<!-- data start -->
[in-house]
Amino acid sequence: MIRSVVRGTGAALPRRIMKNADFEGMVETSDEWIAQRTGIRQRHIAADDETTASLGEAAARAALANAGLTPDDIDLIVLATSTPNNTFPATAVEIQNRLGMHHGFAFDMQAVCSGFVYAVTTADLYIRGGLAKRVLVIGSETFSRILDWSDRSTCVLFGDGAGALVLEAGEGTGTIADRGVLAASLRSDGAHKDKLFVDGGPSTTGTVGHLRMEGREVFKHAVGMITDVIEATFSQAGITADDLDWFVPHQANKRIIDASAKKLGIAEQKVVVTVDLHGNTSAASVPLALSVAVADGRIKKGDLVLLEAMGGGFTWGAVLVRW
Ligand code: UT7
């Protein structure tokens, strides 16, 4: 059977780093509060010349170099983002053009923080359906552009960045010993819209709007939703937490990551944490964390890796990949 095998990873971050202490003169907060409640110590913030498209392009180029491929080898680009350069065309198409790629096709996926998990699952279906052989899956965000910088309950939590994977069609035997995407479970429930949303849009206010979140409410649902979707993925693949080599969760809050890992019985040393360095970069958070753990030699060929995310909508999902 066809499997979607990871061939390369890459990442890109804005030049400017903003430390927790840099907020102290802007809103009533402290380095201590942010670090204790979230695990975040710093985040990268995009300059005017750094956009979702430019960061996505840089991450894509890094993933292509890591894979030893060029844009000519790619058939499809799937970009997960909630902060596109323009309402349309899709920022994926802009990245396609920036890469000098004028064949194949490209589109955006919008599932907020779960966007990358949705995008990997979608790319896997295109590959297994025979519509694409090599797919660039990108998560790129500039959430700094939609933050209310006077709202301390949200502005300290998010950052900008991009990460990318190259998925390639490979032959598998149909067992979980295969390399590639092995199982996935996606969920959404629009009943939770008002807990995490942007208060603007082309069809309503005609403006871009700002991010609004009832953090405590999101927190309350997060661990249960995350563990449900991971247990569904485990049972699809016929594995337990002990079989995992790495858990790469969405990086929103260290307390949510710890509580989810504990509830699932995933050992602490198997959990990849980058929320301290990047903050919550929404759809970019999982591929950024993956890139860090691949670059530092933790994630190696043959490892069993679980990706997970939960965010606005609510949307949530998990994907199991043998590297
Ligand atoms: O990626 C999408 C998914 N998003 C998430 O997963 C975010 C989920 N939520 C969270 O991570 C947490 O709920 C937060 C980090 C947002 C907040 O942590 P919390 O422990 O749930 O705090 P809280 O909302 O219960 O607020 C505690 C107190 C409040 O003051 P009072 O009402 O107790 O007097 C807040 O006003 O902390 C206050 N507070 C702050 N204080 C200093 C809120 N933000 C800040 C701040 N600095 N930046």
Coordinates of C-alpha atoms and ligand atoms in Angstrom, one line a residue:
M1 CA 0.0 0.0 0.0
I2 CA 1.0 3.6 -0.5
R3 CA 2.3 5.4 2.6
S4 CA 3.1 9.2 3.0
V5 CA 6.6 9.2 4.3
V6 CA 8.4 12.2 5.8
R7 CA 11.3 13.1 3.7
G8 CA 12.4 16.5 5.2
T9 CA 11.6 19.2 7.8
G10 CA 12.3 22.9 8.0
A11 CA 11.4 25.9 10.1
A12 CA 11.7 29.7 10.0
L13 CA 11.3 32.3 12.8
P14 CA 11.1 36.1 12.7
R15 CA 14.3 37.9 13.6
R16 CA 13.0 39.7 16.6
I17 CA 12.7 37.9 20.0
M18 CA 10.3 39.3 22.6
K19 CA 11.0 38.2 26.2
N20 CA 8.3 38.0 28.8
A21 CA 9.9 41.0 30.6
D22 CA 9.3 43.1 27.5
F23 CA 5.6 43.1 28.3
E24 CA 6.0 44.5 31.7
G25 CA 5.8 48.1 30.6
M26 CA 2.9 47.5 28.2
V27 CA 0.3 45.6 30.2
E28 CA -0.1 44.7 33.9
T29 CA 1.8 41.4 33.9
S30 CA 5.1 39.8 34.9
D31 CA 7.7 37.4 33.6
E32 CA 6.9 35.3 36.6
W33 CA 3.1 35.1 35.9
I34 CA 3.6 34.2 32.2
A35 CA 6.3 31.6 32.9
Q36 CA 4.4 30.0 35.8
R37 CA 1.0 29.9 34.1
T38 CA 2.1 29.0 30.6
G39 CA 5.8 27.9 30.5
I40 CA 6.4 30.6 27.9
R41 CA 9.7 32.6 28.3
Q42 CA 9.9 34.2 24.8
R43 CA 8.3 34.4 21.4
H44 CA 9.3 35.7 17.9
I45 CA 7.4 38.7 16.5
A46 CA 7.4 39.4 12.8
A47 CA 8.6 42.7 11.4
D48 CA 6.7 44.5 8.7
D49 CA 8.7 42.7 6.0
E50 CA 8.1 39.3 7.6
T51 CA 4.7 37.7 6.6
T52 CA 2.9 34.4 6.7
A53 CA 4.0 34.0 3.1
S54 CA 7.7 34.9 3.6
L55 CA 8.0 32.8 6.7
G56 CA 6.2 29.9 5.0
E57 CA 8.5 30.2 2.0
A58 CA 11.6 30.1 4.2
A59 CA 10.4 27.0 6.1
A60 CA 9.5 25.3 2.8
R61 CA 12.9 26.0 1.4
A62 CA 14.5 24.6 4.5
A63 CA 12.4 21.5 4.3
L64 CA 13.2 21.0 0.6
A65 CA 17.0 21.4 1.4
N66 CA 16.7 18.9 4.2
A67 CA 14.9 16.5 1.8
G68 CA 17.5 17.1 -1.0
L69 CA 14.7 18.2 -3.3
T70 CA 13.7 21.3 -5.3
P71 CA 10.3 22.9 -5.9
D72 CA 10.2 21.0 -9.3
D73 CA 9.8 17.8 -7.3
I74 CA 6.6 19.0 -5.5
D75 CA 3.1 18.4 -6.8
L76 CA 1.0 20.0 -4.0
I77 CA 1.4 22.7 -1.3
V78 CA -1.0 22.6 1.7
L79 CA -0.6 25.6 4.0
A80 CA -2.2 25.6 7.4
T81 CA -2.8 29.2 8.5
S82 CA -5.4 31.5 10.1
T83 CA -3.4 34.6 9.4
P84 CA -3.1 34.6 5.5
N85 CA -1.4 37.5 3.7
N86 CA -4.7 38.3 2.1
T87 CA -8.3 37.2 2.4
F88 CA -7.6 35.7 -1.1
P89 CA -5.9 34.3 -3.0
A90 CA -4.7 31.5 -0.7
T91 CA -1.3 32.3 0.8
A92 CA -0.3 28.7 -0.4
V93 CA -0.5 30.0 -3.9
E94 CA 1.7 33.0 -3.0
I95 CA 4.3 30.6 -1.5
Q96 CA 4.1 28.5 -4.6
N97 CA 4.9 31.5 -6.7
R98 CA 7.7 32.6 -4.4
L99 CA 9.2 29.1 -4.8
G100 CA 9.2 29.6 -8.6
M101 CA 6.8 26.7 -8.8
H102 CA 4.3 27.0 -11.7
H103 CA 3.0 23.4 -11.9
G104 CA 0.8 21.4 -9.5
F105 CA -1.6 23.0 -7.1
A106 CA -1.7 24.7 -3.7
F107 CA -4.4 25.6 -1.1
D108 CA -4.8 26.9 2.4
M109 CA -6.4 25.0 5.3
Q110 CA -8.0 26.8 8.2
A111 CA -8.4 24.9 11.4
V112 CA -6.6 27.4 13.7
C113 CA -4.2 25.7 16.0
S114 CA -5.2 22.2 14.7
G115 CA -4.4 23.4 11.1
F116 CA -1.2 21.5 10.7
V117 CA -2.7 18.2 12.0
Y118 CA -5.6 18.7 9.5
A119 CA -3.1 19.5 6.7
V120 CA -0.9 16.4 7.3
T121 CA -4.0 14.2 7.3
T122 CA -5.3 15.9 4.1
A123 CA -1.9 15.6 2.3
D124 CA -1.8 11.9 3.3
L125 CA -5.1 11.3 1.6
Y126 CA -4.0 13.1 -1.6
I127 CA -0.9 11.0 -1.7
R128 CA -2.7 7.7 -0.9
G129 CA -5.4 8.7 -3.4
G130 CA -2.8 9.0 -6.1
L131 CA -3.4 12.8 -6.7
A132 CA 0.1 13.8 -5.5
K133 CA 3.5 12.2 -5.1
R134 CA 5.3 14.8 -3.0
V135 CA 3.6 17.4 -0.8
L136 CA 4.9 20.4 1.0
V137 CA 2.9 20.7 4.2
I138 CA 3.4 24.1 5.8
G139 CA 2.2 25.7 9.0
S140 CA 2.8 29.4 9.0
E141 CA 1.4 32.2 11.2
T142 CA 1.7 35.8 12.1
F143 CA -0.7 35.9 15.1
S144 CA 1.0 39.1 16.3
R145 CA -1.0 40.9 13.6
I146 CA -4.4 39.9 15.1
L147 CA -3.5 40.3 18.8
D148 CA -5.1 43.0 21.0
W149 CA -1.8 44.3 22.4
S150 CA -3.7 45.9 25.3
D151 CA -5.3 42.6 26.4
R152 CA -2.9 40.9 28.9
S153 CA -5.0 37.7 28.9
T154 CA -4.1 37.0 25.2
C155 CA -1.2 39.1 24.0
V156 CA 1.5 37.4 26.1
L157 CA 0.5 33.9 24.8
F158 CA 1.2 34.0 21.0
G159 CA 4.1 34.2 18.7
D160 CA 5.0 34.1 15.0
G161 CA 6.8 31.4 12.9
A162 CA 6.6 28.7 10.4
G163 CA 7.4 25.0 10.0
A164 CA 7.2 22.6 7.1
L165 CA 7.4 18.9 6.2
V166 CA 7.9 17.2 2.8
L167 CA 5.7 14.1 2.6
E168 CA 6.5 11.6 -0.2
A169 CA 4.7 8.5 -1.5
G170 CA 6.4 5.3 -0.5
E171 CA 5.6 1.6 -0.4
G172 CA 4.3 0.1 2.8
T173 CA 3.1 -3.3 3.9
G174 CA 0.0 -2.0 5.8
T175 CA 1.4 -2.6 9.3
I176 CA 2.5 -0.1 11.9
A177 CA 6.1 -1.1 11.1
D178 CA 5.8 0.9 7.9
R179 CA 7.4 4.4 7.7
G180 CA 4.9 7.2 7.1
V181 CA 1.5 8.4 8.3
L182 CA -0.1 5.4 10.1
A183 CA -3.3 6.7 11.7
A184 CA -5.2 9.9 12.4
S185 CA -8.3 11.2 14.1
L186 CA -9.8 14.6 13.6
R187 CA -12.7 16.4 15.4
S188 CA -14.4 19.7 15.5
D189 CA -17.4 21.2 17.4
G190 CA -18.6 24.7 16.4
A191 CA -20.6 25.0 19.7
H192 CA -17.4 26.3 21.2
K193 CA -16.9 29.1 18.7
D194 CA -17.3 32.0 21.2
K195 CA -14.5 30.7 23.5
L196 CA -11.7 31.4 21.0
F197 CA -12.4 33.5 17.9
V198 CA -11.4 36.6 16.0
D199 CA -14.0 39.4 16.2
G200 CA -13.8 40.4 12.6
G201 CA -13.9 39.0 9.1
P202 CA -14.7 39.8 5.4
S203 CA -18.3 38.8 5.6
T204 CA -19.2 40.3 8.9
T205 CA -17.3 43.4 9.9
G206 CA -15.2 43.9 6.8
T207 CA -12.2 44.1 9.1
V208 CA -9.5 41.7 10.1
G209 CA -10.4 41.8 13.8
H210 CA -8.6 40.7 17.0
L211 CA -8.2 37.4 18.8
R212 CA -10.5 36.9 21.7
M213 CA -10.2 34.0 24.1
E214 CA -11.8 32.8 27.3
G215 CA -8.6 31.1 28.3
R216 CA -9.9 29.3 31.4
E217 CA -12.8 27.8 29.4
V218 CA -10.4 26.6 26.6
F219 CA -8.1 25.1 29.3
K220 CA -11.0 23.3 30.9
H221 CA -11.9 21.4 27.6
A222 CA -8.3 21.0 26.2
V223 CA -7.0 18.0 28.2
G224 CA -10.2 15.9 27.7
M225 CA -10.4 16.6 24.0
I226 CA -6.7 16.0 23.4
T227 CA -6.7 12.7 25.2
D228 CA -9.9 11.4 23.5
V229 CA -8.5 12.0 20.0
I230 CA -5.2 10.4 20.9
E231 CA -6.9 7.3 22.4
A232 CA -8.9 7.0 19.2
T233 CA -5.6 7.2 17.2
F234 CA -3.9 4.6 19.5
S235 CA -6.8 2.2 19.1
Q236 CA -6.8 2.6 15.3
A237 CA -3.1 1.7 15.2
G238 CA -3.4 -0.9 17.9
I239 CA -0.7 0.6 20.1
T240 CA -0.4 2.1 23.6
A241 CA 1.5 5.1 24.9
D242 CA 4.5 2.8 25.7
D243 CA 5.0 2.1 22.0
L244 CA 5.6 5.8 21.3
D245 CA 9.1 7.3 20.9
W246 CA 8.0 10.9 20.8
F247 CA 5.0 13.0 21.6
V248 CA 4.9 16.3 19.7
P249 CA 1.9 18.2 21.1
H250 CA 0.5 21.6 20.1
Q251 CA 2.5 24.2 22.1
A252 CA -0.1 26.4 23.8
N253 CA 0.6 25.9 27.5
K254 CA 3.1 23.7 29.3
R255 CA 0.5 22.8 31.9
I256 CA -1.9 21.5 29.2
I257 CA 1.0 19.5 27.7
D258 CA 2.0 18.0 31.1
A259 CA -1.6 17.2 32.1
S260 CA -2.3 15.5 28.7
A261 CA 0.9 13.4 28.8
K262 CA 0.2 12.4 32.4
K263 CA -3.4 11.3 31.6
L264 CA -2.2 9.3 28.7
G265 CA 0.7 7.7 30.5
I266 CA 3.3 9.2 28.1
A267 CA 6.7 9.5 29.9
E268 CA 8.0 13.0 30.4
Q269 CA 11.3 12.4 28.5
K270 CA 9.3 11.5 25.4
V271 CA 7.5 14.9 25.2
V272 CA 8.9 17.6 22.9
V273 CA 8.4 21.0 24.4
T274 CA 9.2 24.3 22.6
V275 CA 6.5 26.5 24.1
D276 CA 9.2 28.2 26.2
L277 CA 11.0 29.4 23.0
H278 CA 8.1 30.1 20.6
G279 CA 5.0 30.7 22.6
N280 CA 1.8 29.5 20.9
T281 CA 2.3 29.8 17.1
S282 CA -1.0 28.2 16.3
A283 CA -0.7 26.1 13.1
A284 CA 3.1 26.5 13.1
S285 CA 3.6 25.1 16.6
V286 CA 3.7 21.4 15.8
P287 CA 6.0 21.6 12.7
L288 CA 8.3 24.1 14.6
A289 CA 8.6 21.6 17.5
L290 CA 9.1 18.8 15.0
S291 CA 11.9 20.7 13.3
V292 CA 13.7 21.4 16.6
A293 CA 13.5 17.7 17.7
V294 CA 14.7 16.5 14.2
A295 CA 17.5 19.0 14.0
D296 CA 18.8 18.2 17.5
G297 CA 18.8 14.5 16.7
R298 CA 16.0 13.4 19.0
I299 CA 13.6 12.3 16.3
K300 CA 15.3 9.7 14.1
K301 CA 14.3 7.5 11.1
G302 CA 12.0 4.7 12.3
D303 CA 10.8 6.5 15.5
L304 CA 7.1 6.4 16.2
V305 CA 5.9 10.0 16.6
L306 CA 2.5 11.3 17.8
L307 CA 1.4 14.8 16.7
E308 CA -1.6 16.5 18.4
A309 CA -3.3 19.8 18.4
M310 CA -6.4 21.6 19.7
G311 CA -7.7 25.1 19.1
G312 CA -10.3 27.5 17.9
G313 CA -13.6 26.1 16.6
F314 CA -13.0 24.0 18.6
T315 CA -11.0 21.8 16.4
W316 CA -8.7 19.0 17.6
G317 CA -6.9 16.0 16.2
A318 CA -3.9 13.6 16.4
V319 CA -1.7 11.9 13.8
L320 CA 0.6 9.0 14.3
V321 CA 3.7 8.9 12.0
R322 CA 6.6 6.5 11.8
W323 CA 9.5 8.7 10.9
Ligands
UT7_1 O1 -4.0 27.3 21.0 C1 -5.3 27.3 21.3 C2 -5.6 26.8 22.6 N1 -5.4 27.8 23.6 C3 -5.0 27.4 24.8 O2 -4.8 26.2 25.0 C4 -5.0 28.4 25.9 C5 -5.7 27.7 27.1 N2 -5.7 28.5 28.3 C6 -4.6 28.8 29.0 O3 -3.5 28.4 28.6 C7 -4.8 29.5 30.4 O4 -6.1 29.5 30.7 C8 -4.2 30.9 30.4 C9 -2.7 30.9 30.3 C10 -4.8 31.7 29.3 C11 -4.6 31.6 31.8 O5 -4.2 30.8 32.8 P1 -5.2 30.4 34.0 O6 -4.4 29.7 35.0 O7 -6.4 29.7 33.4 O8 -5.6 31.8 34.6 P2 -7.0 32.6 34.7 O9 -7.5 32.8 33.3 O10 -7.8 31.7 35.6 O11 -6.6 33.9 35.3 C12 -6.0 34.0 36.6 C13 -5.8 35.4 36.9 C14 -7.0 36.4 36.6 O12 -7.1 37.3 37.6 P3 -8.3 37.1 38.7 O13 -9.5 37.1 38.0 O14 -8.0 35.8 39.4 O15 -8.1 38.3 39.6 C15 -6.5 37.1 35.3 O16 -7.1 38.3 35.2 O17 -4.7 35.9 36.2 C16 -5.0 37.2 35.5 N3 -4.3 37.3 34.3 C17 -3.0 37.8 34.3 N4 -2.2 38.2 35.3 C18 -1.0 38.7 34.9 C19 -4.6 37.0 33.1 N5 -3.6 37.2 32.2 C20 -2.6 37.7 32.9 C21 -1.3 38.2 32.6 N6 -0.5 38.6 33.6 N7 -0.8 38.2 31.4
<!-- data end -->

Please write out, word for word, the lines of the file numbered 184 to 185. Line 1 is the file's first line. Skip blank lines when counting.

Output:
D178 CA 5.8 0.9 7.9
R179 CA 7.4 4.4 7.7